STOCKHOLM (The Blaze/AP) -- A Muslim American seeking asylum in Sweden claimed Wednesday he was detained at the U.S. government's request while in the United Arab Emirates last summer, tortured in custody and interrogated about the activities of a Portland mosque.
Yonas Fikre told a news conference Wednesday that he was held for 106 days and was beaten, threatened with death and kept in solitary confinement in a frigid cell.
The 33-year-old, a naturalized U.S. citizen born in Eritrea, says he had attended the same mosque in Portland as a man who has been charged in a plot to detonate a bomb in the northwestern U.S. city. He moved to Sudan in 2009 and later to the United Arab Emirates. He went to Sweden, where he has relatives, after being released from detention on Sept. 15.
Fikre, who converted to Islam in 2003, is the third Muslim man from Portland to publicly say he was detained while traveling abroad and questioned about Portland's Masjid-as-Sabr mosque. Mohamed Osman Mohamud, a Somali American who is awaiting trial on a charge of plotting to set off a bomb in downtown Portland in November 2010, occasionally worshipped there. A decade ago, seven Muslims with ties to the mosque were arrested following a failed effort to enter Afghanistan and fight U.S. forces.
NPR has more from Fikre's attorney about the alleged violations of civil liberty:
Oregon attorney Tom Nelson is representing all three. He says the thread running through their is deeply disturbing.
Nelson explained, "The media should know how America is treating its immigrant Muslim citizens. It's saying you can't go home unless you surrender your constitutional rights."
Fikre says he met Mohamud a handful of times, but wouldn't call him a friend or even an acquaintance.
Fikre says he was arrested on June 1 in the United Arab Emirates and taken to a prison in Abu Dhabi, where he was questioned about the activities of the Portland mosque and its imam, Mohamed Sheikh Abdirahman Kariye.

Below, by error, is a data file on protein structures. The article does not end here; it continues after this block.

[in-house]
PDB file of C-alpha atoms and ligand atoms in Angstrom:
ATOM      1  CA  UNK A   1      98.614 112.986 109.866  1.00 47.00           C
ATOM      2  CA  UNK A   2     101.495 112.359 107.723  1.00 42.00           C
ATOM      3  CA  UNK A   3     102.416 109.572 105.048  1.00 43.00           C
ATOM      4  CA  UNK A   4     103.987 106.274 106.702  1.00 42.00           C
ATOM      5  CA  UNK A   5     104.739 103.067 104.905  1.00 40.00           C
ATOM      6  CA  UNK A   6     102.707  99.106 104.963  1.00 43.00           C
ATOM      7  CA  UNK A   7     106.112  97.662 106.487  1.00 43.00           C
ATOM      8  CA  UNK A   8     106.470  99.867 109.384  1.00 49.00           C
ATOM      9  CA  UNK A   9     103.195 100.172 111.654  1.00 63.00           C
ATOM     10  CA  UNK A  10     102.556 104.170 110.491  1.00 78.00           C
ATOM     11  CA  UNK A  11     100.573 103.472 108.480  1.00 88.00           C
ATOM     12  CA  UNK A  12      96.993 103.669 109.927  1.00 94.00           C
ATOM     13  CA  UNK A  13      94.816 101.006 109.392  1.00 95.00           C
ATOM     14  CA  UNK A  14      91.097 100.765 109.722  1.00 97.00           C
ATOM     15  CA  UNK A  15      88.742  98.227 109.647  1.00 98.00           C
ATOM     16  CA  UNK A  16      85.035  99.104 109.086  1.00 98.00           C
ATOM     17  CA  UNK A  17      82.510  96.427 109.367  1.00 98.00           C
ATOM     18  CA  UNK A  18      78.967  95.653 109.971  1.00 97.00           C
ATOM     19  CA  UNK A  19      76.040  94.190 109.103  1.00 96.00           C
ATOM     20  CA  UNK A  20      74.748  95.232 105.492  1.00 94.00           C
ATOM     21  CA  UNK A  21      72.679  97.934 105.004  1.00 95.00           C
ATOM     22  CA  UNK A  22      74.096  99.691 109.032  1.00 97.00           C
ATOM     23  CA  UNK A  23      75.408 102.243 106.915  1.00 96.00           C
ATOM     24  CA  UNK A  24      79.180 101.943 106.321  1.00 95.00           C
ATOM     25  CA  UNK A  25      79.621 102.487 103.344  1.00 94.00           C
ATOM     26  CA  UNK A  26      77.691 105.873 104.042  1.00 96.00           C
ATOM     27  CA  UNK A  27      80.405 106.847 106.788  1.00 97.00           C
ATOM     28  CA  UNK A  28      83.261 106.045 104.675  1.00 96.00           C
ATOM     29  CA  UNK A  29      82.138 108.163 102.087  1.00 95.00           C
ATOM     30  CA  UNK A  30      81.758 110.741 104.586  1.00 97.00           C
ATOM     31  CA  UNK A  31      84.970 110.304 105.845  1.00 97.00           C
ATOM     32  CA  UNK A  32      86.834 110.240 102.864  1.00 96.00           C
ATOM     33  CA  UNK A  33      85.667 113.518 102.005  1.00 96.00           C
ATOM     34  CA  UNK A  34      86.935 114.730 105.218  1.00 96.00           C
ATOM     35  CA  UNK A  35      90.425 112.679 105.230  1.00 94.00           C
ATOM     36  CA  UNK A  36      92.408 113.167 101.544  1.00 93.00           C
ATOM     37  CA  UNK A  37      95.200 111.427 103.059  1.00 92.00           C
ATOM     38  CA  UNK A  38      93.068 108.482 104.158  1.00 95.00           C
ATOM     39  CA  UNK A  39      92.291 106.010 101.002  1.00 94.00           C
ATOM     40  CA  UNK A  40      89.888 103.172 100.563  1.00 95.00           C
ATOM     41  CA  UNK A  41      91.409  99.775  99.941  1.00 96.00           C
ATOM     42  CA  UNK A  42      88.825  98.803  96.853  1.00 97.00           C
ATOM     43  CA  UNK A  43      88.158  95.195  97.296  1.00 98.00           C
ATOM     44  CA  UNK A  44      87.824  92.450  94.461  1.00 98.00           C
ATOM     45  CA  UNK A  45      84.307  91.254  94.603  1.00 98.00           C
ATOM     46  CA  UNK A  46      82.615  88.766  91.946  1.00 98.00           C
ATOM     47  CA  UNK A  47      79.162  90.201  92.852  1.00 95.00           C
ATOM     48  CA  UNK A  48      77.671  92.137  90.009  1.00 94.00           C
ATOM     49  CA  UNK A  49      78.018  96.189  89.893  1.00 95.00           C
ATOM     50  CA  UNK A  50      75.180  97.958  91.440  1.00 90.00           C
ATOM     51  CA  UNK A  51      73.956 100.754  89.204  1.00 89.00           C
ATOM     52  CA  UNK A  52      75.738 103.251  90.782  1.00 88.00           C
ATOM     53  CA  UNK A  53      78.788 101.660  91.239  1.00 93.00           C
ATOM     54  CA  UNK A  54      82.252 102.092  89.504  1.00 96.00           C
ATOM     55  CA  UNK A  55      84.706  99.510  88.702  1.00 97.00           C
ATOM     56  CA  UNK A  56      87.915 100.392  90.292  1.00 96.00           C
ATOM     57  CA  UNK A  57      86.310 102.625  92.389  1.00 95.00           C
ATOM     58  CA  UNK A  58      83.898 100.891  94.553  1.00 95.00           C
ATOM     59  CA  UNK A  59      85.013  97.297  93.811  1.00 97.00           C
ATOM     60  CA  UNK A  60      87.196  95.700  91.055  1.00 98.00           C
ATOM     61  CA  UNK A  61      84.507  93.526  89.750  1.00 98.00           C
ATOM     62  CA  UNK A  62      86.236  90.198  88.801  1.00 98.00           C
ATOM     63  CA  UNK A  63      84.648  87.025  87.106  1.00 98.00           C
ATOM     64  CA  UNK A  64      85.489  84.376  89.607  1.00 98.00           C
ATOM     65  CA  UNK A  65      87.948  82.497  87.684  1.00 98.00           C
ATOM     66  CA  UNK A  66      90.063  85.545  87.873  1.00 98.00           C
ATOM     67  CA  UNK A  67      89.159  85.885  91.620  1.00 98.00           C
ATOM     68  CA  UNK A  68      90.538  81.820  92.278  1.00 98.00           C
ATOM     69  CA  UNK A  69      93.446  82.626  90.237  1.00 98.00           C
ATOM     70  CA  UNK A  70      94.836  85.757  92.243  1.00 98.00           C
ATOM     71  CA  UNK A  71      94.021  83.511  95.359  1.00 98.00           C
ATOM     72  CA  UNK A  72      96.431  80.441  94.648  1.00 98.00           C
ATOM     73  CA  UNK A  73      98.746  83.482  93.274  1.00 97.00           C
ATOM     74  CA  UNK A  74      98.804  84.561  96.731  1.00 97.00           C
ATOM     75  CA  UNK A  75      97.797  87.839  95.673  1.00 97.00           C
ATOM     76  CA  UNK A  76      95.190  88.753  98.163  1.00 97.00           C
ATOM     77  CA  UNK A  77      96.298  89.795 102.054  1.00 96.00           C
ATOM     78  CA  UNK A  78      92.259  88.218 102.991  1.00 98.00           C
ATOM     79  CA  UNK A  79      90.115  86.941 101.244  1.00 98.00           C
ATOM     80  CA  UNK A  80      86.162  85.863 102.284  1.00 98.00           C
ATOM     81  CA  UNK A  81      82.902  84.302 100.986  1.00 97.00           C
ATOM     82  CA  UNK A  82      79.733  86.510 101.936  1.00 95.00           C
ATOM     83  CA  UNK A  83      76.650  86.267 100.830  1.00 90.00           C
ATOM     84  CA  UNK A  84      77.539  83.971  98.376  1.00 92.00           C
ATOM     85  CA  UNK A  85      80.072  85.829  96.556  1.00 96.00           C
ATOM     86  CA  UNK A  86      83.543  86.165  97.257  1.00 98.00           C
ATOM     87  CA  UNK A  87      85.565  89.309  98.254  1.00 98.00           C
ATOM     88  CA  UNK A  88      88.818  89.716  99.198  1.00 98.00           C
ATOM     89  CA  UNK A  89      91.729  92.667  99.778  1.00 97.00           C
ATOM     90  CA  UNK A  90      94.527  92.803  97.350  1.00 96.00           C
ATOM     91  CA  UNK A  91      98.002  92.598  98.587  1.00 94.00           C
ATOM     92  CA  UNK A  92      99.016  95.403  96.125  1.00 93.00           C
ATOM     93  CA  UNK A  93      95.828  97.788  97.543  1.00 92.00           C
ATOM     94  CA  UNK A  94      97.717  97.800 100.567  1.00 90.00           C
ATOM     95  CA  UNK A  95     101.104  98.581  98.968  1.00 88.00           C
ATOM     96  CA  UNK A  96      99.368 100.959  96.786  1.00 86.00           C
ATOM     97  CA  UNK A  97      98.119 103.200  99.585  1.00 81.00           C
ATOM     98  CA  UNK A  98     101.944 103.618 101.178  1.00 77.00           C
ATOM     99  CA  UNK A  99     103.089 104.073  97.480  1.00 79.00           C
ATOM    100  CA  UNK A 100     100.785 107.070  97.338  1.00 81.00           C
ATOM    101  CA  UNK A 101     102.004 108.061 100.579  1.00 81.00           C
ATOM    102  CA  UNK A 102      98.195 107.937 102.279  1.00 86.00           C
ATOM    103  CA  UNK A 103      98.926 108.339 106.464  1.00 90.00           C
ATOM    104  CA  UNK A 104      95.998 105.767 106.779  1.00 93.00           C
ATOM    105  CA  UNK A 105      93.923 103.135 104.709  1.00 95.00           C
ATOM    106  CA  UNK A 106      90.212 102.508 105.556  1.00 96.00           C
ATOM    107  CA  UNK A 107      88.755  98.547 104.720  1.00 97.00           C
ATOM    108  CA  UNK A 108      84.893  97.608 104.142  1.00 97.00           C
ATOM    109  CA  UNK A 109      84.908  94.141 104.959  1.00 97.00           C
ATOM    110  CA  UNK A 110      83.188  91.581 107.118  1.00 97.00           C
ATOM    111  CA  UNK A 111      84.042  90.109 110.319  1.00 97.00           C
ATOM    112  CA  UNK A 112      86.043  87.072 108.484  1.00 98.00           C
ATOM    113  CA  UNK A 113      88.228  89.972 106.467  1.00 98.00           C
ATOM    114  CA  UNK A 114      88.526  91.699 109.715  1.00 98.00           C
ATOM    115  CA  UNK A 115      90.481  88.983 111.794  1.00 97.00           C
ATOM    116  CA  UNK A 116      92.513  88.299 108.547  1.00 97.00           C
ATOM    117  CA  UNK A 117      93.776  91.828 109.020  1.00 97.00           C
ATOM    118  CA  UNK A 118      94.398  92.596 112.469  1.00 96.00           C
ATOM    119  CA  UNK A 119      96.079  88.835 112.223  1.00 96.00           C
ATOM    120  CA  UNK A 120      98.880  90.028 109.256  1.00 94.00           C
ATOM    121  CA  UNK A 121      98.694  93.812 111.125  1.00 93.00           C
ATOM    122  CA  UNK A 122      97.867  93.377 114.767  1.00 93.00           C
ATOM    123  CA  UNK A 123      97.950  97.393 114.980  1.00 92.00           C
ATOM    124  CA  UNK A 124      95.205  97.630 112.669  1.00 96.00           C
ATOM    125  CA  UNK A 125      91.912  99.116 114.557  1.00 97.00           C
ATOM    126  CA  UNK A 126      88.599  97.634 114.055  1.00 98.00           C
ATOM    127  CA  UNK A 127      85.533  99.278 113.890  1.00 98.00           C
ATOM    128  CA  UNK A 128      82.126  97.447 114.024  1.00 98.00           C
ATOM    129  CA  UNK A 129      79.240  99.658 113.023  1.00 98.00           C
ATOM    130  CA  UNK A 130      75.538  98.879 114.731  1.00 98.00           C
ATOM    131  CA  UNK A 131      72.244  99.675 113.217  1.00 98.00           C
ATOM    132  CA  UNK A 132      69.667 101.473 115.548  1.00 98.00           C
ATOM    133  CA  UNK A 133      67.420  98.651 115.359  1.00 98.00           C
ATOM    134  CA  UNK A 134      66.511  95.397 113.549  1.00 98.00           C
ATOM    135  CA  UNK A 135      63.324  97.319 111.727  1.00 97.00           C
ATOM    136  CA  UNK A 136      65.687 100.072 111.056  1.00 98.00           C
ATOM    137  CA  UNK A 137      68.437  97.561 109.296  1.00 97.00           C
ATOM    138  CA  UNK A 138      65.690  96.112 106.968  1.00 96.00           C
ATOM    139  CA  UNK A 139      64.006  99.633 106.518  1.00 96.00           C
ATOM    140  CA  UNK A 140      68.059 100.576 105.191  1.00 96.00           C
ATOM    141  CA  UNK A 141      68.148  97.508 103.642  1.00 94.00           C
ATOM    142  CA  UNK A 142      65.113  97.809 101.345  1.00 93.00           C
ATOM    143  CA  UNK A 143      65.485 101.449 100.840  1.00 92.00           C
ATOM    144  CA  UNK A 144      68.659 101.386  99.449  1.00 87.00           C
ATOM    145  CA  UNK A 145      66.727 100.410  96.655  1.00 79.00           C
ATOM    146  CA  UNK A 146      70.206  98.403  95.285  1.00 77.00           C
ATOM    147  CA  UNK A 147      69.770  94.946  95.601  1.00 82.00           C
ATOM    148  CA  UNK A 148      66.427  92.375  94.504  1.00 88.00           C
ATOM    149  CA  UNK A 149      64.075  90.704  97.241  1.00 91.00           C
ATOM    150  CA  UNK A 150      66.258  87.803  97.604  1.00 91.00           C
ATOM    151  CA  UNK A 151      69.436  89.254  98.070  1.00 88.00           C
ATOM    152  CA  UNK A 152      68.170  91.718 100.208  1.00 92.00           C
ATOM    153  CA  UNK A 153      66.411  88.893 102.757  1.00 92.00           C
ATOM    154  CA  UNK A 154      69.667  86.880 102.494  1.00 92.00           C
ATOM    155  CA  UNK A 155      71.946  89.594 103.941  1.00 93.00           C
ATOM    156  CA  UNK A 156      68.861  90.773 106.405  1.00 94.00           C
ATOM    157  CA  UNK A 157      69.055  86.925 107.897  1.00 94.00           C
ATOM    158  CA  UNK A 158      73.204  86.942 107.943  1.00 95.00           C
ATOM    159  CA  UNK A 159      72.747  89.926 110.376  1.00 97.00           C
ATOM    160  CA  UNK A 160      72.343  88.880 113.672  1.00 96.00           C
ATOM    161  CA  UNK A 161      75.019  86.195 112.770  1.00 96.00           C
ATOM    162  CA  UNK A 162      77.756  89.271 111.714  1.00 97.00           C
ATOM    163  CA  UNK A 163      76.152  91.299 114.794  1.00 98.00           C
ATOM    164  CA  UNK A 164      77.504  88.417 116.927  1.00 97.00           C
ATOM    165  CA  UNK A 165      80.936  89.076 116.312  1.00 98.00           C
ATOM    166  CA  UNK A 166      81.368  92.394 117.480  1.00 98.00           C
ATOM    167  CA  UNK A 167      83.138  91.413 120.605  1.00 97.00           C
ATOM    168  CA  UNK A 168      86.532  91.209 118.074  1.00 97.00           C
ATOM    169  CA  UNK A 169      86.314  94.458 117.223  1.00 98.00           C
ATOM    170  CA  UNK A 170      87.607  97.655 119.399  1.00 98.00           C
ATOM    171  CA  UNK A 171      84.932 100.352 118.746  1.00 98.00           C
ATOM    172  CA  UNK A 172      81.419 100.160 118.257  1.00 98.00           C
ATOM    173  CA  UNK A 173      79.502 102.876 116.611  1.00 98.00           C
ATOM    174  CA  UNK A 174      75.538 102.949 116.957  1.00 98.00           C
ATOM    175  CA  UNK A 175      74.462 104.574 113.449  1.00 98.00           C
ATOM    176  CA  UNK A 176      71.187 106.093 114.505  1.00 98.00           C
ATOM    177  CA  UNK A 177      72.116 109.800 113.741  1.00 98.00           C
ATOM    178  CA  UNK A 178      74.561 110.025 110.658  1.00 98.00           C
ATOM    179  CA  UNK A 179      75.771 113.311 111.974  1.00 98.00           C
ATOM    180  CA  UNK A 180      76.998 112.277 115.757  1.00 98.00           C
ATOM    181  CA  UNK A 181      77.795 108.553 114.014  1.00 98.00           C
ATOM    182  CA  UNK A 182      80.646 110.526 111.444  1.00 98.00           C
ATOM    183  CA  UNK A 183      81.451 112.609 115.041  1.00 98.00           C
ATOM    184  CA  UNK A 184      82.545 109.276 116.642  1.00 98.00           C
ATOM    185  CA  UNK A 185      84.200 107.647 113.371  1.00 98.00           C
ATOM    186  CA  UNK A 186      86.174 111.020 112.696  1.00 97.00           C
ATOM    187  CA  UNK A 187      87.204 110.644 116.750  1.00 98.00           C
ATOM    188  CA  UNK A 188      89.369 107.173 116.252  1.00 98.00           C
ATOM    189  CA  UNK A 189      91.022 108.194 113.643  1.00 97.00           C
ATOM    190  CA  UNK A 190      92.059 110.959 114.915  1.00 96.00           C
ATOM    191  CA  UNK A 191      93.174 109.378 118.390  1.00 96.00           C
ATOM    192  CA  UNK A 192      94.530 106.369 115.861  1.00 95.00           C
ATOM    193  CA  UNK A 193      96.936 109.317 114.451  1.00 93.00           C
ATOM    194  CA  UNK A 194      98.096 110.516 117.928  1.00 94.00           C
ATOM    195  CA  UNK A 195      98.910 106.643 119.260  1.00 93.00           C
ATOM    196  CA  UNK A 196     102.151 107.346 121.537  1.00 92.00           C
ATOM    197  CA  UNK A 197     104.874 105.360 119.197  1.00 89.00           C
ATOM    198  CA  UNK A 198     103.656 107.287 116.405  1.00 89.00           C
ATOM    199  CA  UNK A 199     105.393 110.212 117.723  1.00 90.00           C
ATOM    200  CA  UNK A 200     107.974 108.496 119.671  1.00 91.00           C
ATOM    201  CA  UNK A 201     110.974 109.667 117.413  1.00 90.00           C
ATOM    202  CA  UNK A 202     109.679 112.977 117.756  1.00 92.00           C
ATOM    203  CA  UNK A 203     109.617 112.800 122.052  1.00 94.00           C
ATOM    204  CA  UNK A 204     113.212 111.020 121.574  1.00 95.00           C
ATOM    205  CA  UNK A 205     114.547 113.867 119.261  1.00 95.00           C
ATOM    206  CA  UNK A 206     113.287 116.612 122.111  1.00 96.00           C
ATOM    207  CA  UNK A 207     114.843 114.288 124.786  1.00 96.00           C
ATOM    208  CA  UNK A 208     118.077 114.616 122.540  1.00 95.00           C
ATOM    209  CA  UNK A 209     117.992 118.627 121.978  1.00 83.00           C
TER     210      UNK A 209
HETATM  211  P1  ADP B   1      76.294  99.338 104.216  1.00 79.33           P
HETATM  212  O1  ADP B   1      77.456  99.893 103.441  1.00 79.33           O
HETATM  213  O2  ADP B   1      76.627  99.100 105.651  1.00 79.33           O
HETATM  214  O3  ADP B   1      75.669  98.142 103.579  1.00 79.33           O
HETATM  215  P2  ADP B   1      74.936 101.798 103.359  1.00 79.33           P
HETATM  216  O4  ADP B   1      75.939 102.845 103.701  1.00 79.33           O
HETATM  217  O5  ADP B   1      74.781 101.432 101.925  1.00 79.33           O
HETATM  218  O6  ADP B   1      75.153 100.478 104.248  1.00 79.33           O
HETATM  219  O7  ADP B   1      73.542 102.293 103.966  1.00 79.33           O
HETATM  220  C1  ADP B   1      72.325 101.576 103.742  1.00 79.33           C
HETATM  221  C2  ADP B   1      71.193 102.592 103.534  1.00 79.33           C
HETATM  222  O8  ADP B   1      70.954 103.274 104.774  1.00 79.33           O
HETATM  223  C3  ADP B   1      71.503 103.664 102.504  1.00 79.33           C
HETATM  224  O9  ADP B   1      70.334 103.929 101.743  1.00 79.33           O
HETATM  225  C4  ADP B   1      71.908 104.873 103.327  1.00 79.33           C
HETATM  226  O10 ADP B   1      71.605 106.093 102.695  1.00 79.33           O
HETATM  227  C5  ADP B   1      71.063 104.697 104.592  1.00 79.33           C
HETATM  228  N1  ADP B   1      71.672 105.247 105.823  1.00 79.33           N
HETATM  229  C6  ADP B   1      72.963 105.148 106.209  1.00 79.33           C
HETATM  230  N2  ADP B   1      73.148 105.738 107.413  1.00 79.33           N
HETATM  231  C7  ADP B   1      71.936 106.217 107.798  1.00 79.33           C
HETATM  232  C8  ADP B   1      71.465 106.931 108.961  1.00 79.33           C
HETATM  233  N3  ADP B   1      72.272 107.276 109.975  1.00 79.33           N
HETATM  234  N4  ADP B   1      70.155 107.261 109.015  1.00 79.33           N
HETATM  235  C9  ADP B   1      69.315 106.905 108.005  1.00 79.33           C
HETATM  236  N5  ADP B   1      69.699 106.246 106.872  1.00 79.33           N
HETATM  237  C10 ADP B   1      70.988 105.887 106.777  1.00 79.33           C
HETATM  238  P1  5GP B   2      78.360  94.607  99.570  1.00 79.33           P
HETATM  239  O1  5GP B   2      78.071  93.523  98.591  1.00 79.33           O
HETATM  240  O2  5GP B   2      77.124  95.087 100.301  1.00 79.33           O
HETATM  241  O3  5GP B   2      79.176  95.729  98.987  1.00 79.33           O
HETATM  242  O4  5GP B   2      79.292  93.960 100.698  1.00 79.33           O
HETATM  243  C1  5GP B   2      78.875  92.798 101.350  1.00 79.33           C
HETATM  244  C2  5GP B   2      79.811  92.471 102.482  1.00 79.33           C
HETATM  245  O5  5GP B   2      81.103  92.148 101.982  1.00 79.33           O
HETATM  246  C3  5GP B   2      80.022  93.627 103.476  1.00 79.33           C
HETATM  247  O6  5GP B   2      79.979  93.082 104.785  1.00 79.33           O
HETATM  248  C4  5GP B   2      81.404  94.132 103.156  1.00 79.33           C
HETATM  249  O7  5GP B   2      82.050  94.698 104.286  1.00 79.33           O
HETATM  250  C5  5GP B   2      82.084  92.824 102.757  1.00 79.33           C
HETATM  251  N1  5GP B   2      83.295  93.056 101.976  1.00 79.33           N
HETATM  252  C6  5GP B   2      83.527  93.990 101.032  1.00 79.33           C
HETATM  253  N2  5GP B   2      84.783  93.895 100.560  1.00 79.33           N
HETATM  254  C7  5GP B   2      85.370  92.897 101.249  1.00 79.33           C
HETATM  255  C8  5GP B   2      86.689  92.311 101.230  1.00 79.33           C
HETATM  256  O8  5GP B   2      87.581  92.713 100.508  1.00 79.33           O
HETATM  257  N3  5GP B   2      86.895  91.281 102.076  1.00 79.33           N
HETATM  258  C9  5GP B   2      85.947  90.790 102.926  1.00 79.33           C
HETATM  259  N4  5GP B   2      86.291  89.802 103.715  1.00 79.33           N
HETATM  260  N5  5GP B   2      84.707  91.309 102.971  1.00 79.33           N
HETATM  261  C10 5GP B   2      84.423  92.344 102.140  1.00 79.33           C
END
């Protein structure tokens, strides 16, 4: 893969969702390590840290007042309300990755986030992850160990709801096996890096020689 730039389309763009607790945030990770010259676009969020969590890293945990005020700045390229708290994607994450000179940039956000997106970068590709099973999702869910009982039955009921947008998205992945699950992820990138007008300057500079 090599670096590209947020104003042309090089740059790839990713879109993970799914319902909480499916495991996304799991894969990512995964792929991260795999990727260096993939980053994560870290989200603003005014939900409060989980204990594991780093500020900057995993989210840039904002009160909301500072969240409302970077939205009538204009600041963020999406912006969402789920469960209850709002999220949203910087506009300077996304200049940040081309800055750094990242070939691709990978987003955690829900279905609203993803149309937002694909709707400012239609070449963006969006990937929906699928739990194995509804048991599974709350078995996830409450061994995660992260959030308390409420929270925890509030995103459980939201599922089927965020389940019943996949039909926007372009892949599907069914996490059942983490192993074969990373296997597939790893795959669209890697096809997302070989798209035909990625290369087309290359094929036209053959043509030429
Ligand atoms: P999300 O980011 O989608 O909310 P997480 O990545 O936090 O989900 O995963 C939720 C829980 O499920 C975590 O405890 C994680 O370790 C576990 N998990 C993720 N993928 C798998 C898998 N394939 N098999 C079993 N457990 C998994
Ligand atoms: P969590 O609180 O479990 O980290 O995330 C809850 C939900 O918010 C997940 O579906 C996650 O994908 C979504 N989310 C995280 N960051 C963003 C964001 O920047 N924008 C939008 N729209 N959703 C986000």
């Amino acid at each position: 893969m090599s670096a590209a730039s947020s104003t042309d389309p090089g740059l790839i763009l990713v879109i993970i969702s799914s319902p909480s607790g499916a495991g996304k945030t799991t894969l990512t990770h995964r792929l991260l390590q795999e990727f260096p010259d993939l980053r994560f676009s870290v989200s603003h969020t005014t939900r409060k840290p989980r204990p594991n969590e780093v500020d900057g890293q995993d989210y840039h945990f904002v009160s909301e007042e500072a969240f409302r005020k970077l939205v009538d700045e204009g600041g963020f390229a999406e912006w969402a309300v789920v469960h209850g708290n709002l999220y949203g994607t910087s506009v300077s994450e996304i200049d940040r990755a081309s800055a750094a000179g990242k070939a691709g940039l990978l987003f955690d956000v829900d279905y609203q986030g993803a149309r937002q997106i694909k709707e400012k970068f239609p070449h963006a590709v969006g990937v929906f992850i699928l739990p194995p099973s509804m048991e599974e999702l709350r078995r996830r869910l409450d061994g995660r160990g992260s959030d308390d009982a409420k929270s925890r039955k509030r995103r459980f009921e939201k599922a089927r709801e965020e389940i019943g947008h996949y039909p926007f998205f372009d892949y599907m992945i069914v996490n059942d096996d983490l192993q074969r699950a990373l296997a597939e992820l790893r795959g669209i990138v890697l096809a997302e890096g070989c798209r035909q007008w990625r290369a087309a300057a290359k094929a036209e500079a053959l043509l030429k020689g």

When he first suggested that his UAE interrogators were working for the FBI, they became very upset, he said.
"They got very angry and they said: We don't work with the Americans, we are an independent country," he said. However, in the final days of his confinement, Fikre said that one interrogator acknowledged that the FBI had been involved in his questioning.
"He confirmed to me that the FBI was there. Also when I was getting beaten, they did admit that the FBI knew exactly what was happening and they were working with the FBI," Frike said.
Watch him describe his story:
Beth Anne Steele, a spokeswoman for the FBI office in Portland, said she could not discuss specifics of the case.
"I can tell you that the FBI trains its agents very specifically and very thoroughly about what is acceptable under U.S. law," she said. "To do anything counter to that training is counterproductive - we risk legal liability and potentially losing a criminal case in court."
An aide to Oregon congressman Earl Blumenauer told the AP that last June, Blumenauer's office had been contacted by Fikre's wife and lawyer after he vanished. The aide, Willie Smith, said State Department officials then confirmed to the congressman's office that Fikre was being held in the United Arab Emirates.
According to Smith, U.S. government officials told Fikre's wife that he "was fine and that he wasn't being mistreated."